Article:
Friedman’s New York Times Magazine article on the social purpose of business was a specific intervention in the debate over shareholder activism and mentions monopolies just once, yet monopoly is still behind his reasoning.
Editor’s note: The current debate in economics seems to lack a historical perspective. To try to address this deficiency, we decided to launch a Sunday column on ProMarket focusing on the historical dimension of economic ideas. You can read all of the pieces in the series here.
He was naively pro-business and disinterested in the problem of monopoly. These two criticisms are leveled at Milton Friedman, in part, due to his argument that the only social responsibility of business is to increase its profits. While generations of profit-maximizers welcomed his classic statements in Capitalism and Freedom and in the New York Times Magazine, his claims also provoked a torrent of critical responses. Few, however, have considered the historical development of Friedman’s argument. My forthcoming research points to a surprising explanation for his ideas about social responsibility: his concern about business self-dealing and monopoly.
Friedman, in fact, had a lot to say about business and its social responsibilities. By studying speeches, interviews, and correspondence now held in archives, and even other published articles, we can recover the evolution of an antimonopoly critique explicitly rooted in a central insight of classical liberalism.
The story begins in the 1930s, when European and American liberals huddled to regenerate liberalism in the ruins of the Great Depression. Their reading of Adam Smith guided the way. As Smith wrote, and Friedman later liked to repeat, “People of the same trade seldom meet together, even for merriment and diversion, but the conversation ends in a conspiracy against the publick, or in some contrivance to raise prices…” Smith explained, however, that such combinations were fragile in a competitive market. Only by organizing to shape government regulation to their advantage could groups of tradespeople and merchants hope to durably suppress competition. With this, Smith was able to explain how powerful business interests had shaped the mercantilist structure of the eighteenth-century British Empire. Convincing the legislature to pass such self-serving measures was difficult, however, and so it was usually necessary to disguise them under claims about the public interest. Hence, Smith could write, “I have never known much good done by those who affected to trade for the publick good.”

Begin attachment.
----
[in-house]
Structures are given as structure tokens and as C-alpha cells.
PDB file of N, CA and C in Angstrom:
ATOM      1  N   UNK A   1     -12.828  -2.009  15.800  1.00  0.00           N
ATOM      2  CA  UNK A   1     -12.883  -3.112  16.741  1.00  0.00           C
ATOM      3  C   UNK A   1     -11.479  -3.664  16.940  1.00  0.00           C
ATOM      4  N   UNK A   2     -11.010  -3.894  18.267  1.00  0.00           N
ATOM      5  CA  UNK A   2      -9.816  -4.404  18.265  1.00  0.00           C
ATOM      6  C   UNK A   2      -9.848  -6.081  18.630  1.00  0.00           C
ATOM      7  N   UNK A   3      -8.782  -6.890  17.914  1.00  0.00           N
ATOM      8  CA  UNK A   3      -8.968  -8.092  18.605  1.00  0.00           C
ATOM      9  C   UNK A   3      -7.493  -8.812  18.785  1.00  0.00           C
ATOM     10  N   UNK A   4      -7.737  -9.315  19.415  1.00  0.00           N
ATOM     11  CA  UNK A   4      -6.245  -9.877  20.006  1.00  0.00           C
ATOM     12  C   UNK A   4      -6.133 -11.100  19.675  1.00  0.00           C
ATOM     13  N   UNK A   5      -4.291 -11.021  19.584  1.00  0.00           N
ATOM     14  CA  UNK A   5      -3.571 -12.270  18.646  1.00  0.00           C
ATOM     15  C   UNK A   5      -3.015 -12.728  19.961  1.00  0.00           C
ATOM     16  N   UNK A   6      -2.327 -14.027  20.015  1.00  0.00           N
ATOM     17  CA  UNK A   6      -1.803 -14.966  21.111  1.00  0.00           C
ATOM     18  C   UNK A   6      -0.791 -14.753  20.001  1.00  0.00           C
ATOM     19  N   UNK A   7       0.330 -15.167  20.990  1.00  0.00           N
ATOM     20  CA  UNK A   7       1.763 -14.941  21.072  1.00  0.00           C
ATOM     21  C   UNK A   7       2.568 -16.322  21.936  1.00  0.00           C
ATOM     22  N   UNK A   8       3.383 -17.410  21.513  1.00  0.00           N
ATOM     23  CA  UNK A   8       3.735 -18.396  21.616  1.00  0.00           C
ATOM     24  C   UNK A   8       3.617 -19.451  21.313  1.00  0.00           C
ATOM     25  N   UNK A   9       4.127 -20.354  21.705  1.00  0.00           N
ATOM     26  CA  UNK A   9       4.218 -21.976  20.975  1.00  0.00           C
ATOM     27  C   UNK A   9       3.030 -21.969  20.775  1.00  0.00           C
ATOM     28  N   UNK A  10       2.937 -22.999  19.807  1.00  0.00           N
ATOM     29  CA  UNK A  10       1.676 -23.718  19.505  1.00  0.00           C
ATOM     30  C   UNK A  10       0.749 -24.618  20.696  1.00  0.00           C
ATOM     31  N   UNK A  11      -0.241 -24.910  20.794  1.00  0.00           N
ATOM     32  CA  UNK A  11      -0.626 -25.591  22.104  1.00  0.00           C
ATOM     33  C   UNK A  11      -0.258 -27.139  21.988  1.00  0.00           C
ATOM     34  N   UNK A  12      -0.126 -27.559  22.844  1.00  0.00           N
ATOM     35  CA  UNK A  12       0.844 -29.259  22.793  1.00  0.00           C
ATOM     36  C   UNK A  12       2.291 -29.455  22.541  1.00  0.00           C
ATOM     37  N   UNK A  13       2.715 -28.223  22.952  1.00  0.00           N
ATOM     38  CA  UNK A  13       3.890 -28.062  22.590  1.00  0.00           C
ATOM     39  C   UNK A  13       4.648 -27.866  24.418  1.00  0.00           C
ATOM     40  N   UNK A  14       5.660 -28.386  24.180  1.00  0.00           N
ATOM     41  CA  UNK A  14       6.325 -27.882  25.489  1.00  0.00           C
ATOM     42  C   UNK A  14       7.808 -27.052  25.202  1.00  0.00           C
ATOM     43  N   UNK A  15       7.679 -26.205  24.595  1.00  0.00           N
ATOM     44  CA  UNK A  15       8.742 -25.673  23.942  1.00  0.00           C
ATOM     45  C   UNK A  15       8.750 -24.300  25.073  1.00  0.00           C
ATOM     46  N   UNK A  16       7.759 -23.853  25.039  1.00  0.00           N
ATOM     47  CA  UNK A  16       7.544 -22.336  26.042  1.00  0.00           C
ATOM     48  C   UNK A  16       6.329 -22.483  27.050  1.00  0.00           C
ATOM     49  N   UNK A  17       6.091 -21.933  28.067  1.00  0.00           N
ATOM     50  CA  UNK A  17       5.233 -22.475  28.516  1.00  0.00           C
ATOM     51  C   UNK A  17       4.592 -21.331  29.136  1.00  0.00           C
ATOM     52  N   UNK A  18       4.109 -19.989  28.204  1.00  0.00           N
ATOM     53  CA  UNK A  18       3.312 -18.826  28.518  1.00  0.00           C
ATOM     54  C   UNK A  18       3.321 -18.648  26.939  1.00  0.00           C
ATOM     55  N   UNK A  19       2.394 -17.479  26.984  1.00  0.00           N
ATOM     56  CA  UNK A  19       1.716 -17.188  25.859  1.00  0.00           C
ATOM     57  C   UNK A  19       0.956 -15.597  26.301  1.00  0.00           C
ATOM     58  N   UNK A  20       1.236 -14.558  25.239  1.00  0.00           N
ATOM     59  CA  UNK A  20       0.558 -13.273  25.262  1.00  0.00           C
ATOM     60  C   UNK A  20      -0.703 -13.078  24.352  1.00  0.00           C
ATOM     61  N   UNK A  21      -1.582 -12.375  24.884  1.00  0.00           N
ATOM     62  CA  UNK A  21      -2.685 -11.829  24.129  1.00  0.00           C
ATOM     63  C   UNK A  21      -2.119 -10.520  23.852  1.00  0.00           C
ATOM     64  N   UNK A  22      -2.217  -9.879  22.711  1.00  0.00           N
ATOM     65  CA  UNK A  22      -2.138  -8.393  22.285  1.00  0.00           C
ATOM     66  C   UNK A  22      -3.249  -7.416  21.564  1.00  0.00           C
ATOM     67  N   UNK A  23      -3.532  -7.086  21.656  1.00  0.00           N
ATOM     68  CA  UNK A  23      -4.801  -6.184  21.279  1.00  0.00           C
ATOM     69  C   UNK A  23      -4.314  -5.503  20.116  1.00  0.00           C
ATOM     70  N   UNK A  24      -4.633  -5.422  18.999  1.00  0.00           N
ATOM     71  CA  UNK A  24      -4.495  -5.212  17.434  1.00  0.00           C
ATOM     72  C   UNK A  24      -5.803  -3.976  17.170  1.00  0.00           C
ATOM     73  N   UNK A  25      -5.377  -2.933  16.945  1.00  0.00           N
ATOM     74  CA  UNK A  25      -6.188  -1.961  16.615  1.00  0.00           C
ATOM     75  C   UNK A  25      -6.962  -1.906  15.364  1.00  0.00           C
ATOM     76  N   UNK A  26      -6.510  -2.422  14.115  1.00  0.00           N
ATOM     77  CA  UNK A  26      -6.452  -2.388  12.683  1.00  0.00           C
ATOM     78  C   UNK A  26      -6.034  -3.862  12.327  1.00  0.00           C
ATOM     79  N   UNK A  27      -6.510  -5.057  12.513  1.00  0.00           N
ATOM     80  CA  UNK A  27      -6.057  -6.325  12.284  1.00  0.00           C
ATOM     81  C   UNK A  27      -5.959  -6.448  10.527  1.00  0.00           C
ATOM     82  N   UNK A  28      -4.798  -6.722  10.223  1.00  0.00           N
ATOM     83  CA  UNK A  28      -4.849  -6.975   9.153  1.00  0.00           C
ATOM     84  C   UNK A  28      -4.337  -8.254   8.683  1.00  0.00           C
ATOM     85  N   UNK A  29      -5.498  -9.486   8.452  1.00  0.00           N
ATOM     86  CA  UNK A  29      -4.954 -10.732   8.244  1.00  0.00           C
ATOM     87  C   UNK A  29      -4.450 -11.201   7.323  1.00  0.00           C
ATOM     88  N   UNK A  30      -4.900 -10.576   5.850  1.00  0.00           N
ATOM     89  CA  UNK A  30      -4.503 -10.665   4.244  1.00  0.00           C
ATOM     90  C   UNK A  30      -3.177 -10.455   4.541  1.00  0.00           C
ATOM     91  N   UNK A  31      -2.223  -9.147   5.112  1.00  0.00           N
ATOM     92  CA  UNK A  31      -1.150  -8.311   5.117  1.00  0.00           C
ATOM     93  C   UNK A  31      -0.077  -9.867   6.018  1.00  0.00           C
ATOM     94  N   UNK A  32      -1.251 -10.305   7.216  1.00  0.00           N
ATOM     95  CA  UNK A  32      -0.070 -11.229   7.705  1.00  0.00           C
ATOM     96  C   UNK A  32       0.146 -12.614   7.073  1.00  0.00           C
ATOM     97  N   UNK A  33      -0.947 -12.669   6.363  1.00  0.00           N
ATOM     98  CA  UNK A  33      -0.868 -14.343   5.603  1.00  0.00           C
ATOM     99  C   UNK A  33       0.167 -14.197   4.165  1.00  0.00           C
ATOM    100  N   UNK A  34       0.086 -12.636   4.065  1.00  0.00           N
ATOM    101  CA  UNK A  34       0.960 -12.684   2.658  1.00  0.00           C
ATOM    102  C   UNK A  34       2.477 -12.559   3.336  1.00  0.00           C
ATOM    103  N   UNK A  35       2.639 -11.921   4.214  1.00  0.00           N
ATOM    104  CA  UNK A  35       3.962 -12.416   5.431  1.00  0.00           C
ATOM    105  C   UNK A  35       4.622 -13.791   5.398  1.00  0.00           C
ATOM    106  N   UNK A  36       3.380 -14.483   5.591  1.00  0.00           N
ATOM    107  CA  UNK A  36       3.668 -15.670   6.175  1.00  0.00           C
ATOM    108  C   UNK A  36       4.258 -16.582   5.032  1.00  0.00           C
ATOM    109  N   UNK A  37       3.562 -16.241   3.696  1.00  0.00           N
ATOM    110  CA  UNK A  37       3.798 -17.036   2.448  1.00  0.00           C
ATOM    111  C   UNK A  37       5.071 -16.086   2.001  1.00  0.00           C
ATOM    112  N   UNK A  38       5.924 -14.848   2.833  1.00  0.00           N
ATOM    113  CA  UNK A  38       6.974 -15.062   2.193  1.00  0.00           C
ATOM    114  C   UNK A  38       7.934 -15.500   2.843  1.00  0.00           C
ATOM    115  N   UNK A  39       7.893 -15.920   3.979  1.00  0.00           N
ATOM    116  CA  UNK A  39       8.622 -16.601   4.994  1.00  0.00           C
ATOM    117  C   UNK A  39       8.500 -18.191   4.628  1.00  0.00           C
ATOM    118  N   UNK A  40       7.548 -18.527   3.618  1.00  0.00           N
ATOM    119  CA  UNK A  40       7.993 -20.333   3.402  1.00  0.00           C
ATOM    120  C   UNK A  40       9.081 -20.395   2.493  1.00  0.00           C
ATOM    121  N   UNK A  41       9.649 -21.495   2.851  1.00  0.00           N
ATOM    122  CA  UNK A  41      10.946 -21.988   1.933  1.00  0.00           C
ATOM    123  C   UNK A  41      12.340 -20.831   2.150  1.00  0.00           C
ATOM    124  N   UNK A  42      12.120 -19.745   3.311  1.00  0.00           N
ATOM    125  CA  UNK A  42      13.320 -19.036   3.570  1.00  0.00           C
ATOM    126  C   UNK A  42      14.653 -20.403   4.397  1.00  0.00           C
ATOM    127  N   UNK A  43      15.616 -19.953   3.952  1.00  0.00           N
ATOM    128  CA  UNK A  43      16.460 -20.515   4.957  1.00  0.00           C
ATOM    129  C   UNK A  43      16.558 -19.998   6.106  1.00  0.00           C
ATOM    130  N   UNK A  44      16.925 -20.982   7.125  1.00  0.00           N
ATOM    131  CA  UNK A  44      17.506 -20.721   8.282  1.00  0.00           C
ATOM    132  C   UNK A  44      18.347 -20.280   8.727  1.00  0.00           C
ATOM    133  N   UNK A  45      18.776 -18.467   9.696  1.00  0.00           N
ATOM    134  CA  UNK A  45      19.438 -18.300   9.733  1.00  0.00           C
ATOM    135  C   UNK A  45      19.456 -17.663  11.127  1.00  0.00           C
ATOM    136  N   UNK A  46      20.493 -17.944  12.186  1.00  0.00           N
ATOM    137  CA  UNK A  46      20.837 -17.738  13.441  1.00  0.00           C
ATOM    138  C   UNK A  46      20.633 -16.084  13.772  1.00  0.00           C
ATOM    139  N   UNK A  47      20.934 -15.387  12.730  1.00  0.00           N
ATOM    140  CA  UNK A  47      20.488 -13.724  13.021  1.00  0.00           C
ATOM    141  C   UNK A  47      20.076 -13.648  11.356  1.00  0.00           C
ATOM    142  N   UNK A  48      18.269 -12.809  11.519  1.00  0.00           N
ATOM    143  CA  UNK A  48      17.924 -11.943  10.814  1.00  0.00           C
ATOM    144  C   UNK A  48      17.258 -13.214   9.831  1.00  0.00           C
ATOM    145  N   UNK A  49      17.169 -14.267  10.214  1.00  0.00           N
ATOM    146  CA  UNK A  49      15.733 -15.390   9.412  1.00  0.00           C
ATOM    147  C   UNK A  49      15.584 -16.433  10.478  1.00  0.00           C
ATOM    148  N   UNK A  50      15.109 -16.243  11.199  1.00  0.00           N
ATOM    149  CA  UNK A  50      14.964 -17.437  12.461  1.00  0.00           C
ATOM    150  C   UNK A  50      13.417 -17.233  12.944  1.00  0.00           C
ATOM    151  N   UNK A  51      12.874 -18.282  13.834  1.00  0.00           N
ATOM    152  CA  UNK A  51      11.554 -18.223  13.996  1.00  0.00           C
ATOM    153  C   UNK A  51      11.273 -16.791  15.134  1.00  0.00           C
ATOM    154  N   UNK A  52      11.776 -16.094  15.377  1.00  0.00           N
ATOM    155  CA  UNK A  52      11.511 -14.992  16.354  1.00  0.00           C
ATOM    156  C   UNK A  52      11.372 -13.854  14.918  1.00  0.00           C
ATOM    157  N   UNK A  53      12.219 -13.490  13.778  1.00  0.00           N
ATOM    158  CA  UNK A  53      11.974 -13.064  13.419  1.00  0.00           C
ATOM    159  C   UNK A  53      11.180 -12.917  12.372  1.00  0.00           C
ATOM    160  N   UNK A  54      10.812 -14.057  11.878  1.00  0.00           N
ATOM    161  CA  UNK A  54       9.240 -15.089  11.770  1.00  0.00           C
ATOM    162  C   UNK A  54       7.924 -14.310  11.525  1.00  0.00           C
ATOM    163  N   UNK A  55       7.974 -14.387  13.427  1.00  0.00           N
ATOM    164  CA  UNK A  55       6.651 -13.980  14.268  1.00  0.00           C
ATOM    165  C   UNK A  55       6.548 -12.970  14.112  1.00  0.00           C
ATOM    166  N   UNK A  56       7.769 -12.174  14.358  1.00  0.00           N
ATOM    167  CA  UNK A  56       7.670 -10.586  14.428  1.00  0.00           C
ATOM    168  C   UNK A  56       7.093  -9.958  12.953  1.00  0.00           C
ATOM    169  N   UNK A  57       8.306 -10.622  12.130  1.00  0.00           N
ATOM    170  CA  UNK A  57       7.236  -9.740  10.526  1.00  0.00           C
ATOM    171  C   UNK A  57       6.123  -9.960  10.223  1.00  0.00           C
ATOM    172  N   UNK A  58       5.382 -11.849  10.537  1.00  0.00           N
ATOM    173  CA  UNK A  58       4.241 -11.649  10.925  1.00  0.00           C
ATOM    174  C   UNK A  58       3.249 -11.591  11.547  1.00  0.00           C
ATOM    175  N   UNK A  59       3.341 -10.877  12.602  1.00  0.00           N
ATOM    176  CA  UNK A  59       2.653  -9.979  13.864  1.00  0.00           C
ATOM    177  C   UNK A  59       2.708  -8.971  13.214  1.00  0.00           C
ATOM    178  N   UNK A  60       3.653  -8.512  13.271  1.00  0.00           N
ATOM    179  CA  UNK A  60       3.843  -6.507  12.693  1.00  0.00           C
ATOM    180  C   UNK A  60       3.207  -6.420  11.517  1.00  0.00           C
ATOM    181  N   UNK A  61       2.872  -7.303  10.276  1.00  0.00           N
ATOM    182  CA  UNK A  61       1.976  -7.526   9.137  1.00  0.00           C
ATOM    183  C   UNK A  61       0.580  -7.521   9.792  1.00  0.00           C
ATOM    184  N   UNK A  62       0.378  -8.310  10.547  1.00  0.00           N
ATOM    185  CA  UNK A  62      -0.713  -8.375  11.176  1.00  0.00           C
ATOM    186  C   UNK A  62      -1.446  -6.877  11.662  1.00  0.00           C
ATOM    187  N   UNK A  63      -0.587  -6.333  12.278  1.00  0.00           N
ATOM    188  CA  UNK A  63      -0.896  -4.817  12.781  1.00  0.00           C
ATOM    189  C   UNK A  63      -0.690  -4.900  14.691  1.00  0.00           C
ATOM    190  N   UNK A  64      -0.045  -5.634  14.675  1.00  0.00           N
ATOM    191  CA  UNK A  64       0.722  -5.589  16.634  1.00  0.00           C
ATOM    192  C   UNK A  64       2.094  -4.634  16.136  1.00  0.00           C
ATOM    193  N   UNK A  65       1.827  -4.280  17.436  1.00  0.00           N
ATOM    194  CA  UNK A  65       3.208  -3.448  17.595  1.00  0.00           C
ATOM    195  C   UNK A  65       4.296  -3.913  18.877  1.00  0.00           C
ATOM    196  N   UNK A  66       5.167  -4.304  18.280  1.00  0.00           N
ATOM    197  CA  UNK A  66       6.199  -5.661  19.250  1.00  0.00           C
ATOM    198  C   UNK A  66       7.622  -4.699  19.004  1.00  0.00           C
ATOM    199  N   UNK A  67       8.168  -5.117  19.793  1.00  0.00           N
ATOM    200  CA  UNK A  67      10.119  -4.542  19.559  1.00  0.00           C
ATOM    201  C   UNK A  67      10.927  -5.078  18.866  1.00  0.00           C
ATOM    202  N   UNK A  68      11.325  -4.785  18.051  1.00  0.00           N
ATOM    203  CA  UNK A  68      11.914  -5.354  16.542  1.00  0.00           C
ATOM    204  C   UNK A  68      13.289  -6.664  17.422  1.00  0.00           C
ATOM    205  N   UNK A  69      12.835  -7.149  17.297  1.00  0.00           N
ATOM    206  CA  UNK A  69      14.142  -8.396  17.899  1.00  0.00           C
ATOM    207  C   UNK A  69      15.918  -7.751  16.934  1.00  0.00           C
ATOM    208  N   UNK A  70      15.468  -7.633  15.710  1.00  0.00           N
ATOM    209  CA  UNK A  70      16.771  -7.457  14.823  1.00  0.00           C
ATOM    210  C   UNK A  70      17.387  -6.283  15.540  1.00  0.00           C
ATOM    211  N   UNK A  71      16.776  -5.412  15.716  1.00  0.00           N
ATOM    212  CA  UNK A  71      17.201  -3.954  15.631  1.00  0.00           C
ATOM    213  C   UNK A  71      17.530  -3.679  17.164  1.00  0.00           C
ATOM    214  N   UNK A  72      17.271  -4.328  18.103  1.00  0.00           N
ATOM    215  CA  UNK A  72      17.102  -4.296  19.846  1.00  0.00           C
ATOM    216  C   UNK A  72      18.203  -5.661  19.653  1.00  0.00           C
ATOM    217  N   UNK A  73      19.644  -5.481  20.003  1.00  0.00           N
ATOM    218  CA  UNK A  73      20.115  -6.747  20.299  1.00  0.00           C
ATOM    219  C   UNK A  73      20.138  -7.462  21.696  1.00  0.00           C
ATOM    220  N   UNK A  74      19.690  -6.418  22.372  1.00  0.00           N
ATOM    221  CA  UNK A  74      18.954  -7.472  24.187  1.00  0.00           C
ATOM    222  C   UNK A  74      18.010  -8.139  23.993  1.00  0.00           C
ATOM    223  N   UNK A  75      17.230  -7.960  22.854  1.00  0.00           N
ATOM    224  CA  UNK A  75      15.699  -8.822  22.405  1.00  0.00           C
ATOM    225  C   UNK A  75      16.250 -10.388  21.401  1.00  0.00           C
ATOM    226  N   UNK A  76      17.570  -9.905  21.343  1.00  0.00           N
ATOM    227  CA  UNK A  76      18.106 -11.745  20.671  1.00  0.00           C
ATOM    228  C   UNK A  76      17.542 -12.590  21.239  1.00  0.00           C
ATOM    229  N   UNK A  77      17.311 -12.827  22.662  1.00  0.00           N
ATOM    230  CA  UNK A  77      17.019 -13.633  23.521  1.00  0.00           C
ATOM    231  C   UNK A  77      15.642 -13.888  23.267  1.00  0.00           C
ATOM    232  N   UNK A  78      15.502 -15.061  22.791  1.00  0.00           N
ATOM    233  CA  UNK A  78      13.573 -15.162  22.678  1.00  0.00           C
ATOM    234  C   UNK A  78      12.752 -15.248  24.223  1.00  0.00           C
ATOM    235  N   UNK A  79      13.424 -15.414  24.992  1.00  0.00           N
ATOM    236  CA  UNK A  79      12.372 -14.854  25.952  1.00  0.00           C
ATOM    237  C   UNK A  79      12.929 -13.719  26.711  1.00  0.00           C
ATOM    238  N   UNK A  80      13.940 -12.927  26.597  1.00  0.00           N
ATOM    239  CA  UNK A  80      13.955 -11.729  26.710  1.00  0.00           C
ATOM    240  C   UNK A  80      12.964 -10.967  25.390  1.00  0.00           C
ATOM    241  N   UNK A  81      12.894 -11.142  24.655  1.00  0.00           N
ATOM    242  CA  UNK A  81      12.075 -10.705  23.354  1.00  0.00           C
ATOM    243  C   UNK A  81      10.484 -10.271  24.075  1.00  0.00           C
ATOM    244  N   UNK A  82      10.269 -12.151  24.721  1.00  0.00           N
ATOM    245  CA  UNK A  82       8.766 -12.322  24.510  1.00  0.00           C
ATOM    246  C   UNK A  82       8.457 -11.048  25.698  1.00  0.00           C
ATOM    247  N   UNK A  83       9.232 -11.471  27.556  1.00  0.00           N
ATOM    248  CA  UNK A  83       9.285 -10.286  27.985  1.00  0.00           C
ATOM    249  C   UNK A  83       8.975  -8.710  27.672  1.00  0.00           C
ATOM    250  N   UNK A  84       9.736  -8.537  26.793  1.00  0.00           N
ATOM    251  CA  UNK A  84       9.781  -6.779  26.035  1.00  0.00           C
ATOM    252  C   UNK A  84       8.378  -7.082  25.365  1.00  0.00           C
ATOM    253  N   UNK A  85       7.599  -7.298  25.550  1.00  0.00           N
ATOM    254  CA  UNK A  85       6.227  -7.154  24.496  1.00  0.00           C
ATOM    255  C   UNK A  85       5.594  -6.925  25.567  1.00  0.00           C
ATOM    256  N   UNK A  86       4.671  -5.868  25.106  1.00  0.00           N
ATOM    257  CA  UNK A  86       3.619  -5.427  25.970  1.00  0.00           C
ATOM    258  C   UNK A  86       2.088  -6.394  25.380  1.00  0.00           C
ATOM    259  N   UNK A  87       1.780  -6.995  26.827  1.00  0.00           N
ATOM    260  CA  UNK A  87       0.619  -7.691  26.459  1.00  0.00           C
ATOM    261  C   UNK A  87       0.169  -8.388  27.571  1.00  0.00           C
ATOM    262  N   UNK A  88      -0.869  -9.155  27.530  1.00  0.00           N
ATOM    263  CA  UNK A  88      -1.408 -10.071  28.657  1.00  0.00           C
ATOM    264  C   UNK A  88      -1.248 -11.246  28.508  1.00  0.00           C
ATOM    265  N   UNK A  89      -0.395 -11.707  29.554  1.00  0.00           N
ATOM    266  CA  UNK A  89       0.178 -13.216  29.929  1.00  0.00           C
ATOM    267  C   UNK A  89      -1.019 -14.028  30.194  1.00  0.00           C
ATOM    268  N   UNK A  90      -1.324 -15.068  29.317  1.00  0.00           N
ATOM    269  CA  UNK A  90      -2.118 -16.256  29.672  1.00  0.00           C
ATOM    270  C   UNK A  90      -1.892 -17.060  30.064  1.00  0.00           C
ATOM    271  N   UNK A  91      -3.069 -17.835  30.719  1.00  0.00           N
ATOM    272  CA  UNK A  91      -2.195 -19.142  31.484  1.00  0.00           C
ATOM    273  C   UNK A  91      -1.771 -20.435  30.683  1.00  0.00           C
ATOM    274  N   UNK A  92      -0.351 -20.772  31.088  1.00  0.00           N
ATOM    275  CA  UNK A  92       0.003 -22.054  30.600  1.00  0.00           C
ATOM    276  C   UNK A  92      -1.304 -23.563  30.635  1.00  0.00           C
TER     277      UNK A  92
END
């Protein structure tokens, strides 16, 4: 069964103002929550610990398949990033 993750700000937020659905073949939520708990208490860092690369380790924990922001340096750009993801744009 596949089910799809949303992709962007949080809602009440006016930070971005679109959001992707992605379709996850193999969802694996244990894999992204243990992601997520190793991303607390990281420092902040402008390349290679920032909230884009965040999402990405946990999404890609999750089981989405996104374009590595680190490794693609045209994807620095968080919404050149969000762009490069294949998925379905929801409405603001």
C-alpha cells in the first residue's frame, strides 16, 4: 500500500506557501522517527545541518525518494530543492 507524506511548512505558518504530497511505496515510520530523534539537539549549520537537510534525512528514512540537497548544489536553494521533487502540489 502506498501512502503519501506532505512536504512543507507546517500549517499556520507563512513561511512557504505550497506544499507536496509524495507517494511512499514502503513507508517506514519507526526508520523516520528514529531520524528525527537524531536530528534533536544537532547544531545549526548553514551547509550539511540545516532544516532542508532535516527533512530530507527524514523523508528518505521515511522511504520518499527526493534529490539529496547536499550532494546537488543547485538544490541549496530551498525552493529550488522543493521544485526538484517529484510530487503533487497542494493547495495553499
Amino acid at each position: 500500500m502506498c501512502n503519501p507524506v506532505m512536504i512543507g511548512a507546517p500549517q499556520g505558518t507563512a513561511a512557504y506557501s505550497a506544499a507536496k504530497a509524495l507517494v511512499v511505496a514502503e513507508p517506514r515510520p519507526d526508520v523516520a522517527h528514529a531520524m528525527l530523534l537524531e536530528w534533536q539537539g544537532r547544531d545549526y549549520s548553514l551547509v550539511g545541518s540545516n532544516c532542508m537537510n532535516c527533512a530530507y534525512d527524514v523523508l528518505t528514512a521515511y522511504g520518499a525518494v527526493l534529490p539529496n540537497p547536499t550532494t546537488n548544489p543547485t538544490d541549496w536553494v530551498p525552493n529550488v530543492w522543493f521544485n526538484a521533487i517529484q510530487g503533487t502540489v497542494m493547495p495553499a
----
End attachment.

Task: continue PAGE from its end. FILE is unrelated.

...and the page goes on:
This diagnosis was ready-made for liberals in the 1930s, when statism was on the rise and the power of big corporations was a hot topic (sound familiar?). German liberals such as Walter Eucken and Wilhelm Röpke applied the Smithian critique of business interests to understand how monopoly capitalism enabled the rise of Nazism.
American liberals wrote in a different context but applied the same Smithian insight. Walter Lippmann’s The Good Society rejected calls for further regulation of corporate power by an “omnipotent state.” According to Lippmann, the state had facilitated the problem of monopolies and large corporations. But the real driver since the nineteenth century had been businesspeople who worked to manipulate regulatory power and corporate law. Lippmann, like Smith, concluded: “I am convinced, that few effective monopolies have ever been organized and that none can long endure except where there is a legal privilege”.
These problems were explicitly discussed at two major (neo)liberal gatherings: the Colloque Walter Lippmann and the inaugural meeting of the Mont Pèlerin Society, where Friedman was present. Many solutions were possible. German Ordoliberals would advocate for a competitive “market order” through the creation of an economic constitution and institutional protections such as an anti-cartel office. A strong state would defend itself against private interests.
The Chicago School found a different path. Their studies of the level of economic concentration in the American economy informed their well-known reinterpretation of antitrust. These studies, however, also drew attention to monopolies or economic concentrations created by regulatory regimes. The Chicago solution to the Smithian problem of business interests would be a weak state with little regulatory power to capture.